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Let $(X,d_X)$ and $(Y,d_Y)$ be metric spaces. Given $\emptyset \neq B\subseteq Y,$ let $\mathrm{diam}_Y(B) = \sup_{y_1, y_2\in B} d_Y(y_1, y_2).$ Let $C_b(X,Y) = \{f\in Y^X : \text{ f is continuous and } \mathrm{diam}_Y (f(X)) < \infty\}$ where $f(X) $ is the range of $f.$

  1. Show that $d_C : C_b(X,Y) \times C_b(X,Y) \to [0,\infty)$ given by $d_C(f,g) = \sup_{x\in X}d_Y (f(x), g(x))$ defines a metric on $C_b(X,Y).$
  2. Show that if $(Y,d_Y)$ is complete, then $(C_b(X,Y) , d_C)$ is also complete.

$1$ seems fairly straightforward; most of the properties of a metric (e.g. positive definiteness, symmetry, etc.) are fairly easy to verify. Also, the triangle inequality follows from properties of the supremum.

But I'm not sure how to justify why $d_C(f,g) < \infty$ for all $f,g$. I tried to come up with a contradiction, but it seems that that method isn't working too well.

For $2,$ I think the proof is similar to the one that $C([0,1])$ is a Banach space. So I need to show that every Cauchy sequence $(f_n)\subseteq C_b(X,Y)$ converges to some $f\in C_b(X,Y)$. Let $\epsilon>0.$ It'll be useful to use the fact that $(f_n(x))$ is Cauchy for each $x.$ So since $Y$ is complete, we can define $f(x):= \lim_{n} f_n(x)$ for each $x$. By the Cauchyness of $(f_n),\exists N\in\mathbb{N}$ so that $n,m\geq N$ implies $d_C(f_n, f_m) < \frac{\epsilon}3$. Then for $n\geq N, d_Y(f(x), f_n(x)) = \lim_{m\to \infty}d_Y(f_m(x), f_n(x)) \leq \lim_{m\to\infty} d_C(f_m, f_n) \leq \frac{\epsilon}3 <\frac{\epsilon}2 $.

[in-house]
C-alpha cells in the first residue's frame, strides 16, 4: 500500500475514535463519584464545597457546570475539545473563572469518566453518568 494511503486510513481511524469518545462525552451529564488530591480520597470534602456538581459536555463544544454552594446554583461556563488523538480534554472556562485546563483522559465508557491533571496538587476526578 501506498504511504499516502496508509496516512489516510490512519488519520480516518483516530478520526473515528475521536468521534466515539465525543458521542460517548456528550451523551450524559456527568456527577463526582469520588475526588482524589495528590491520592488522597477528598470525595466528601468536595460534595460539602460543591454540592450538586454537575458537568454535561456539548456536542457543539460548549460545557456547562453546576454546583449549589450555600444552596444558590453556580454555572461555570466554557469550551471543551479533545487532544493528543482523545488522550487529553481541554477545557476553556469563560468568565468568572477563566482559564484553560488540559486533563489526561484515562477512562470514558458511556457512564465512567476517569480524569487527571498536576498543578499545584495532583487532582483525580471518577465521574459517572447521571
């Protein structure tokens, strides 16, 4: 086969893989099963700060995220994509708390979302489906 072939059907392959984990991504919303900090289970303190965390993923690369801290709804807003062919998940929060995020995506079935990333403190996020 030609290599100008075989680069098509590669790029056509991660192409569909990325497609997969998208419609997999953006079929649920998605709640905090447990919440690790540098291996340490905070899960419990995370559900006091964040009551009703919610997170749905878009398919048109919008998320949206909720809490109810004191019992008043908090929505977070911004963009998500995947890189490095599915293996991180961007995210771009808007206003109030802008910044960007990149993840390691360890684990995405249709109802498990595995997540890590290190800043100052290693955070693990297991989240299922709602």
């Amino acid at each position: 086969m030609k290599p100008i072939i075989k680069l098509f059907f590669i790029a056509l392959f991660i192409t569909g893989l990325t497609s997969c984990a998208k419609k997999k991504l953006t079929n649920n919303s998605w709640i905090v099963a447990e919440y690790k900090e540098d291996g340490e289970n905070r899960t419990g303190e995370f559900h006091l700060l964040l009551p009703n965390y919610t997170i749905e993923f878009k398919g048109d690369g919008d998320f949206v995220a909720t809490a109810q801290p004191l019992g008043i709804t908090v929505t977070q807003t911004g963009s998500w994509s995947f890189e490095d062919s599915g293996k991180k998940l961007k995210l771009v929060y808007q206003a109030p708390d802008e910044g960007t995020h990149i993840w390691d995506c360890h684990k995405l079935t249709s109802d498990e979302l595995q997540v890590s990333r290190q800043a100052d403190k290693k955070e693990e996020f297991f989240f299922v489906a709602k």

Hence $d_C(f, f_n) \leq \frac{\epsilon}2 < \epsilon$ for $n\geq N$ so $f_n \to f.$ Also, $\mathrm{diam}_Y(f(X)) < \infty$ as $\sup_{x,y\in X}d_Y(f(x), f(y)) \leq \sup_{x\in X} d_Y(f_N(x), f(x)) + \sup_{x,y \in X}d_Y(f_N(x), f_N(y)) + \sup_{y\in X} d_Y(f_N(y), f(y)) = 2d_C(f_N, f) + \mathrm{diam}_Y(f_N(X)) < \infty$ and $f$ can be shown to be continuous as $f_n$ converges uniformly to $f$. Indeed if $(a_n)\subseteq Y, a_n\to x \in Y, $ since $f_n\to f,$ there exists $N_2\in \mathbb{N}$ so that $n\geq N_2$ implies $d_C(f_n, f) < \epsilon/3.$ Also, $\exists N_3\in\mathbb{N}$ so that $n\geq N_3\Rightarrow d_Y(a_n, x) < \epsilon/3.$ Then for $n\geq N, d_Y(f(a_n), f(x)) \leq d_Y(f(a_n), f_{N_2}(a_n)) + d_Y(f_{N_2}(a_n), f_{N_2}(a)) + d_Y(f_{N_2}(a), f_n(a)) < 2d_C(f,f_{N_2}) + d_Y(f_{N_2}(a_n), f_{N_2}(a)) < \epsilon.$ So $f$ is continuous.

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1 Answer 1

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For 1) fix any point $x_0 \in X$.We have $$d_Y(f(x),g(x))$$ $$ \leq d_Y(f(x),f(x_0))+d_Y(f(x_0),g(x_0))+d_Y(g(x_0), g(x))$$ $$ \leq diam (f(X))+d_Y(f(x_0,g(x_0))+diam (g(X))<\infty$$.

Your argument for 2) looks OK.

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